There’s been lots of talk about how the clinical research enterprise will need to address new informed consent challenges raised in relation to eConsent, genomics, vulnerable populations, and more. Each issue requires new ways of guaranteeing everyone’s eyes are wide open during the conduct of informed consent.
Ultimately, however, it’s still the human factor that decides whether an informed consent program is up to standard, says Claudia Christy, an independent nurse consultant based in North Carolina. It takes time to build the relationships that are the foundation of properly performed informed consent, she says.
New hires and even relatively seasoned clinical research coordinators (CRCs) don’t always understand the why of what they’re being asked to do, Christy says. That’s problematic because it can result in sloppy work.
For example, Christy was a potential subject in a large study with no serious potential of danger. She was vetted by a young summer hire, a medical student probably looking for something good to put on his resume, she says, adding, “He told me to sign the form and then take it home and read it.”
Obviously, it should be the other way around, but the youngster didn’t know that was an issue. He treated the form as more of a pro forma. Another mistake: He didn’t read it closely and missed that the trial required a follow-up a year later.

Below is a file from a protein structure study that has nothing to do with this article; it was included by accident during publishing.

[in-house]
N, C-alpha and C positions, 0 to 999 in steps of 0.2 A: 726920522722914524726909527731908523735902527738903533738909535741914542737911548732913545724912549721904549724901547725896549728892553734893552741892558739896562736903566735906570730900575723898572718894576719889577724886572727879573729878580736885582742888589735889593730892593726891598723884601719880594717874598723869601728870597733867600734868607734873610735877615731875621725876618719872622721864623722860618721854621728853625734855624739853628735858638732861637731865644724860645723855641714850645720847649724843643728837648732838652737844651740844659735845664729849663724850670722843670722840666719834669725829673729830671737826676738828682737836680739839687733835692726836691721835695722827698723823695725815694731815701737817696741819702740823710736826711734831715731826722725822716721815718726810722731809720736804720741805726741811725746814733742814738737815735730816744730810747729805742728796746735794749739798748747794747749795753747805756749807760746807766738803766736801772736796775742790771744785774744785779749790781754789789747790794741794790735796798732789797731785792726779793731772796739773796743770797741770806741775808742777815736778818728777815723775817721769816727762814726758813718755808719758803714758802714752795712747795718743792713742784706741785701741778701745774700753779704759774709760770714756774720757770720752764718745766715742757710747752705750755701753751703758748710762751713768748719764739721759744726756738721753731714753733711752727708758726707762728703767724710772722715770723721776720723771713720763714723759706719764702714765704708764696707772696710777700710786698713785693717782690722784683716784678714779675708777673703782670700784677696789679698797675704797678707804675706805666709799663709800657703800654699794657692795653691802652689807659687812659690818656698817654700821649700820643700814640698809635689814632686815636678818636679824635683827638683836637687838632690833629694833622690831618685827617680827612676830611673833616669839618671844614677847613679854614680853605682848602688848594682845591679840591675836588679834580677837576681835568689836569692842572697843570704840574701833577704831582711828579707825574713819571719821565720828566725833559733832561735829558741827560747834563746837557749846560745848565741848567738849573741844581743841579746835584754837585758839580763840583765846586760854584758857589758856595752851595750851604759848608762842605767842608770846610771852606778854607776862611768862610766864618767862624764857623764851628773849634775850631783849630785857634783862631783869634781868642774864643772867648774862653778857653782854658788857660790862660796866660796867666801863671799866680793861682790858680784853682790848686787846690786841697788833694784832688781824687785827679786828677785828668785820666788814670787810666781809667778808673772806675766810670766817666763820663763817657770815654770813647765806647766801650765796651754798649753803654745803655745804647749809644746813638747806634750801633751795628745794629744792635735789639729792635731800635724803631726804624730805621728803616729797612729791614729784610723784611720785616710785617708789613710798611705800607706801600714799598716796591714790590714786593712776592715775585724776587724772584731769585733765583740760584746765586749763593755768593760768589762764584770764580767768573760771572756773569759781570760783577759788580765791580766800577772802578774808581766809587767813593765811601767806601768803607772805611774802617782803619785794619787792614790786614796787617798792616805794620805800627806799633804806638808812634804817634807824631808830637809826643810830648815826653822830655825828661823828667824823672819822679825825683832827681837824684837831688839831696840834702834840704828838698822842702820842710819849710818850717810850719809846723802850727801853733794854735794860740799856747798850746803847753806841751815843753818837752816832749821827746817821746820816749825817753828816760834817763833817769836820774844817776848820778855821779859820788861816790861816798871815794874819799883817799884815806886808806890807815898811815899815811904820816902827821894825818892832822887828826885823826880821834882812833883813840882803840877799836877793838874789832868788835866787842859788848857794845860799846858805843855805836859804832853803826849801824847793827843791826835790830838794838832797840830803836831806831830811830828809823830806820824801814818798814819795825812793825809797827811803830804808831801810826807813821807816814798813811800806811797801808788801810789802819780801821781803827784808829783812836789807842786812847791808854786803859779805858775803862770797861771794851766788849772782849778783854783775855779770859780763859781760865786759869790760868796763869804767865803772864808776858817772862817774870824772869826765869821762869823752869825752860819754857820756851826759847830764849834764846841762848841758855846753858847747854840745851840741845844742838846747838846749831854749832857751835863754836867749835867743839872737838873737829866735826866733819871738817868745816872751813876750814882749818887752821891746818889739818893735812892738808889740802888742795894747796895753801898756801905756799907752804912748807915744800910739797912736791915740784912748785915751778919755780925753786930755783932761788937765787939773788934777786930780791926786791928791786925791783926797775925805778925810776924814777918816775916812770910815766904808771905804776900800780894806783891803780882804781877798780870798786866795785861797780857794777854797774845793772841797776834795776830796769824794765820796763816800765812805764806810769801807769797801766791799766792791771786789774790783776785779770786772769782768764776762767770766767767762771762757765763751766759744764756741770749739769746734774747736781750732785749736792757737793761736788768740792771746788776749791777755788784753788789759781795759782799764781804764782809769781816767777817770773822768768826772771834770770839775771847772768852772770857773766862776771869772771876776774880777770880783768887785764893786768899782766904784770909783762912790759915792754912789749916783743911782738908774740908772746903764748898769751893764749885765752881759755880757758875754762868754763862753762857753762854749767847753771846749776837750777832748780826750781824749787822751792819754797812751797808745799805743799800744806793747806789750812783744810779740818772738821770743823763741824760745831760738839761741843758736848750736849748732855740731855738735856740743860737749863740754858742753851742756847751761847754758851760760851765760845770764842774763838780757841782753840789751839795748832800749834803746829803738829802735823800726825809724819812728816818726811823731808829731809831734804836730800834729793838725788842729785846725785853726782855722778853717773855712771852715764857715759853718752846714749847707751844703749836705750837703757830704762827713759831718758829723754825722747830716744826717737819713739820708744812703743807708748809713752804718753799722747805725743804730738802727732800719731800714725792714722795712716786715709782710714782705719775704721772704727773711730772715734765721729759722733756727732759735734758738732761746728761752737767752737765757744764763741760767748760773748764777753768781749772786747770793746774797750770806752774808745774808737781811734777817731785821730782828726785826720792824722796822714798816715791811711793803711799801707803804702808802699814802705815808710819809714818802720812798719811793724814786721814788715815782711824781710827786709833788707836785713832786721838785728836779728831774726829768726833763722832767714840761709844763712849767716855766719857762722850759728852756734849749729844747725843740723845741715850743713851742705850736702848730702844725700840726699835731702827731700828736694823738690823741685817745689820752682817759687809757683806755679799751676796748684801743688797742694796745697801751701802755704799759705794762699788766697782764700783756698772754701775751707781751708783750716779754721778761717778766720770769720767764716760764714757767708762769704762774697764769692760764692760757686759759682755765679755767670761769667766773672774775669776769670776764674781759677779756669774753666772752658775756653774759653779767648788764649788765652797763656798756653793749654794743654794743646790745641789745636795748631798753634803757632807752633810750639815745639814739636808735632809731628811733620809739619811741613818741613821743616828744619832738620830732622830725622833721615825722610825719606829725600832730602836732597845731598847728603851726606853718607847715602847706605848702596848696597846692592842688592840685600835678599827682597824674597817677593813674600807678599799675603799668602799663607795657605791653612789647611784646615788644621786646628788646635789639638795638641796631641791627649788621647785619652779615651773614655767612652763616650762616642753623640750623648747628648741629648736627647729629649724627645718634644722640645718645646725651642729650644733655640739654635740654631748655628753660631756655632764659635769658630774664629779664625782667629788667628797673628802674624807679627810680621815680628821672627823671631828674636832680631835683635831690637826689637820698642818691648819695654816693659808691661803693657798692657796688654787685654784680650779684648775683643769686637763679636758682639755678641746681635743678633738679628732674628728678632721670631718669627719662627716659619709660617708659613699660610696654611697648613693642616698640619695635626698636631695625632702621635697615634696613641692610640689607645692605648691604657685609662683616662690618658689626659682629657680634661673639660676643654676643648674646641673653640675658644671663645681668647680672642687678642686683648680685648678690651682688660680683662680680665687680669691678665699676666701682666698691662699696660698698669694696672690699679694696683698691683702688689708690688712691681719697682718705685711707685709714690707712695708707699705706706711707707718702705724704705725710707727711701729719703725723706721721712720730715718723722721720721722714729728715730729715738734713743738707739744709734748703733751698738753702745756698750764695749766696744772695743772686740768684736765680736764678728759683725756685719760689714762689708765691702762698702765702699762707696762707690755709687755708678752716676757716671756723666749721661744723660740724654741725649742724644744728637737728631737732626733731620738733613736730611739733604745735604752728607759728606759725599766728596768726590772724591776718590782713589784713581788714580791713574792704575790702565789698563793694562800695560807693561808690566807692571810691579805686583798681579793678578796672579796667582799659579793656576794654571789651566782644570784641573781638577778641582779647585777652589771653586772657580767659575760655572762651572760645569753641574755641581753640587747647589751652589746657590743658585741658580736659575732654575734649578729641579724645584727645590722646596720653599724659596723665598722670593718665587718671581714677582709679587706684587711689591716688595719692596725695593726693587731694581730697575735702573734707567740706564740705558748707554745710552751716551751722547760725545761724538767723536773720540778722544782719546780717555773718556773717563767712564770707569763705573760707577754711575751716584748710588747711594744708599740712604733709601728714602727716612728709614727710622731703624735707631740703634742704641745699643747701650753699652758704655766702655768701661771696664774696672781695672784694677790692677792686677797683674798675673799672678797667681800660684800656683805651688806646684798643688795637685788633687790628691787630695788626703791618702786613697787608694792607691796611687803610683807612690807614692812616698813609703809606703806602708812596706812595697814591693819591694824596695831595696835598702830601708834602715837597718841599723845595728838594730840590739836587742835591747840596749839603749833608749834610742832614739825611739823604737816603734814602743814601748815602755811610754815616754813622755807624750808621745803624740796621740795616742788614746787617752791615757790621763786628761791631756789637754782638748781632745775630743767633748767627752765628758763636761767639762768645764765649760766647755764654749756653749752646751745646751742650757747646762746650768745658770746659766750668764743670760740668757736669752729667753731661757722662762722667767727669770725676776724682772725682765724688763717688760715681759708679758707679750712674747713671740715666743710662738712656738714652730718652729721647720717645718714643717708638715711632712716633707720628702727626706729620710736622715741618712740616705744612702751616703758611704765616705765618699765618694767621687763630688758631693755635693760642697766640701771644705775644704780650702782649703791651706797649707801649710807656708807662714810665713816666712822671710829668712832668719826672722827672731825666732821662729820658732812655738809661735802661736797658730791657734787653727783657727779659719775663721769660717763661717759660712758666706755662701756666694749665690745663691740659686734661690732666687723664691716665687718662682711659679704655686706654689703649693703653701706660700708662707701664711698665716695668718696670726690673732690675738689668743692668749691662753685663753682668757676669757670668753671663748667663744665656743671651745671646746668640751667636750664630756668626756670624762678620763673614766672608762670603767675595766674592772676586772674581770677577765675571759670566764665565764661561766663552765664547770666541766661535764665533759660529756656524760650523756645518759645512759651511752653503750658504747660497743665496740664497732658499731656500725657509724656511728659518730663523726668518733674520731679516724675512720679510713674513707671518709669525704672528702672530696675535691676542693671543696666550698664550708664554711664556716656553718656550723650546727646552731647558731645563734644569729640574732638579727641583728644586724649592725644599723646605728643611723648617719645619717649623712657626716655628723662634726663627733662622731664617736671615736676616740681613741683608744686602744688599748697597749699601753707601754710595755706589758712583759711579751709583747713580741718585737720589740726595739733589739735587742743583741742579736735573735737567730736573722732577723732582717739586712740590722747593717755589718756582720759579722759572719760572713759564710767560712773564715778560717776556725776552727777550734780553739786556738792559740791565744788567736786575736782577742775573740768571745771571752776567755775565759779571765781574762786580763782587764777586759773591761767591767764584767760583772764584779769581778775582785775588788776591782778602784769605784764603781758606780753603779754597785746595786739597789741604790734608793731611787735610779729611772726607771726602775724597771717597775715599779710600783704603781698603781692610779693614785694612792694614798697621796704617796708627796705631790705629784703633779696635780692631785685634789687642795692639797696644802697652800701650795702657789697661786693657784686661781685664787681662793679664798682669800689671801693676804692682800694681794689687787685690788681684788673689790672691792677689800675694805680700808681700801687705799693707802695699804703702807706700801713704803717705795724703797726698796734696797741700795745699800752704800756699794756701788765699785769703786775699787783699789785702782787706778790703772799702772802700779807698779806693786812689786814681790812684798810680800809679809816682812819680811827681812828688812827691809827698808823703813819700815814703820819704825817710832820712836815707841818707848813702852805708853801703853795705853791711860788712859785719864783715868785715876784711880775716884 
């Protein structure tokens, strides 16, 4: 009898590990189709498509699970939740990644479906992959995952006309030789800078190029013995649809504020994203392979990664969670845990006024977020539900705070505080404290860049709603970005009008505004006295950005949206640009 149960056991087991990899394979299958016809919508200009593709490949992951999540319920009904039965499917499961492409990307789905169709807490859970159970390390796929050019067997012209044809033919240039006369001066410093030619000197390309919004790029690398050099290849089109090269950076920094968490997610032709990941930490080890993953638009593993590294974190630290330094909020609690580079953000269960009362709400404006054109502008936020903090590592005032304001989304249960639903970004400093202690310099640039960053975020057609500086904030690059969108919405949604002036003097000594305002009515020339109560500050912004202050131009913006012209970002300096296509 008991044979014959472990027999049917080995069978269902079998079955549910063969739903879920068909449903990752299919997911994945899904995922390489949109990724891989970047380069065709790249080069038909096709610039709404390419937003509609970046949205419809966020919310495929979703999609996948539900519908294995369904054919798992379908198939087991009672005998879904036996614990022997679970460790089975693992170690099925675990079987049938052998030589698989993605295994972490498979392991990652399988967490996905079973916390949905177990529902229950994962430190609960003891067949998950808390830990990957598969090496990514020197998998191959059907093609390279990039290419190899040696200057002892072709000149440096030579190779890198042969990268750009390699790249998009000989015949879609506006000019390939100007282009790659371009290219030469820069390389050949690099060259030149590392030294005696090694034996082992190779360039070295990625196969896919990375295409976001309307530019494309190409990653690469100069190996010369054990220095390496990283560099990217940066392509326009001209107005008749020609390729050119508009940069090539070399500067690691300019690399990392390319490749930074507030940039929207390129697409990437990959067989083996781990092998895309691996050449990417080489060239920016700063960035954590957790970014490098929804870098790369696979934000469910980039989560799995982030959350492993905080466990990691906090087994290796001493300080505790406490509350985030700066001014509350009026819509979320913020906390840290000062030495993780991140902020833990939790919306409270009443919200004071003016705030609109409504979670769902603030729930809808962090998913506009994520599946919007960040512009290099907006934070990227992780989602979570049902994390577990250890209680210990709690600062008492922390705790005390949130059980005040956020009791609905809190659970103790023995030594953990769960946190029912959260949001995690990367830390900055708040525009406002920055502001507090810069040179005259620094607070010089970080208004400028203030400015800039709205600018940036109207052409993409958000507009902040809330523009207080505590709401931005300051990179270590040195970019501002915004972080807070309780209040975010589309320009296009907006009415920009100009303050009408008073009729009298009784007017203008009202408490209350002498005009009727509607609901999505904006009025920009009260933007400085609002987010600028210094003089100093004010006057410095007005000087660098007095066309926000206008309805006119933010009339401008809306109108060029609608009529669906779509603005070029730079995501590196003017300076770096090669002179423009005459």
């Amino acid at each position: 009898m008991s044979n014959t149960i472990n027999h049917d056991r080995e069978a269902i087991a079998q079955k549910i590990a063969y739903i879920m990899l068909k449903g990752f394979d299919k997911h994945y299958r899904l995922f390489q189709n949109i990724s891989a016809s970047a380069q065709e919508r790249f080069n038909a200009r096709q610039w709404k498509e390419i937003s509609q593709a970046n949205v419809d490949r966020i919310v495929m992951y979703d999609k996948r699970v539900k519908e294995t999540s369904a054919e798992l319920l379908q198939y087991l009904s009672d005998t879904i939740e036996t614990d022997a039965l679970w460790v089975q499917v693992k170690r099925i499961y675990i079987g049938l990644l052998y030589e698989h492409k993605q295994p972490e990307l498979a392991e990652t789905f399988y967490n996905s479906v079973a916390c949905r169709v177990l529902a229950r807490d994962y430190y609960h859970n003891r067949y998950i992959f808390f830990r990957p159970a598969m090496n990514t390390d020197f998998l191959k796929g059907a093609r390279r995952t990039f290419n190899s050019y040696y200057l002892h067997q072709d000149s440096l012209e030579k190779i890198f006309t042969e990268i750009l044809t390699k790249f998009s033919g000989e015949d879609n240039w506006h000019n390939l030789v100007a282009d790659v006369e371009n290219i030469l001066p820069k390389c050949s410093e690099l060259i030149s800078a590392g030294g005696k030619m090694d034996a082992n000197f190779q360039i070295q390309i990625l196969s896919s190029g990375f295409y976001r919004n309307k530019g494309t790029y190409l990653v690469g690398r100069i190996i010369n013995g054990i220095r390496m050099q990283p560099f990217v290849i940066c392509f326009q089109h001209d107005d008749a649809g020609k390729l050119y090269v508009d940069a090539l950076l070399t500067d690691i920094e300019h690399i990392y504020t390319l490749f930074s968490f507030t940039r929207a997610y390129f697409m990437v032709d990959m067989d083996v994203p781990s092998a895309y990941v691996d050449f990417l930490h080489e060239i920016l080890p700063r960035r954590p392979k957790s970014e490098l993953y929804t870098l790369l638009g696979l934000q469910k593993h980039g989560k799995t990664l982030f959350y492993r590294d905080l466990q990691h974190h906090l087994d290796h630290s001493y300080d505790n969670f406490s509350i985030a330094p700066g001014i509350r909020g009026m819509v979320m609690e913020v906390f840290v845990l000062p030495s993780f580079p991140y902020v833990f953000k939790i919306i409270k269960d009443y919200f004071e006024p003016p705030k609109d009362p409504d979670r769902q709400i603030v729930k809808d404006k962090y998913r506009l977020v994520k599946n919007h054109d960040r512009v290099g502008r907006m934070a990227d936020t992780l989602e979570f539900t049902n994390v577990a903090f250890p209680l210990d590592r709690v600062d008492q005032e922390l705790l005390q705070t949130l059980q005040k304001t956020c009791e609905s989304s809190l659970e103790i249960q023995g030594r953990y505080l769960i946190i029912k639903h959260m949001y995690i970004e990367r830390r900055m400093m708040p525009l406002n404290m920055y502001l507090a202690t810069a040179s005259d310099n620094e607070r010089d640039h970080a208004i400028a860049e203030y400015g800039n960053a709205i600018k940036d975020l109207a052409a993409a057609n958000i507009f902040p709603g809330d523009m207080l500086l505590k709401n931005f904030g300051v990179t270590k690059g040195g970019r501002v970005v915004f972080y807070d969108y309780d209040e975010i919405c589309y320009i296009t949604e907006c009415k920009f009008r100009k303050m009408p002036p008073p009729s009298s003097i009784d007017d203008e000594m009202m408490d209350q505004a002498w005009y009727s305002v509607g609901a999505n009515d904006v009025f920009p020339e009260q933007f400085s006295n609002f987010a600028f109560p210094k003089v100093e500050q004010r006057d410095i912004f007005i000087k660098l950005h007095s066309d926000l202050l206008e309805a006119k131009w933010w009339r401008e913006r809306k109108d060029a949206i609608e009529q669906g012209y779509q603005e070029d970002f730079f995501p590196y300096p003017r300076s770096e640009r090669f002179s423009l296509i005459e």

Because of how easily misunderstandings and mistakes can occur, Christy urges clinical researchers to make sure a potential subject really understands what he or she is signing up for. Specifically, she recommends:
- Asking the subject to tell you how they’ll describe the trial to their family.
- Using short quizzes to double-check understanding.
- Ask the subject if they understand the basics of eConsent, if appropriate.
There’s another important human factor to consider, says Glenn Veit, JD, CIP, executive chair with the WIRB-Copernicus Group. “We need to make informed consent forms easier to read,” he says.
While the new reality might be 60-page forms mandated by legal and other departments, there are still opportunities to improve how that information is presented to prospective test subjects. Veit offers two practical suggestions:
- Simplify the language. “I’ve always thought a big pharma sponsor should bring in a 6th grade English teacher to vet the forms,” Veit says. The U.S. Food and Drug Administration mandates that consent forms be written at no higher than the 8th grade level. However, that’s often not the case.
- More white space. “Think of how USA Today changed the way we look at newspapers,” Veit explains as he calls for creative, user-friendly layouts.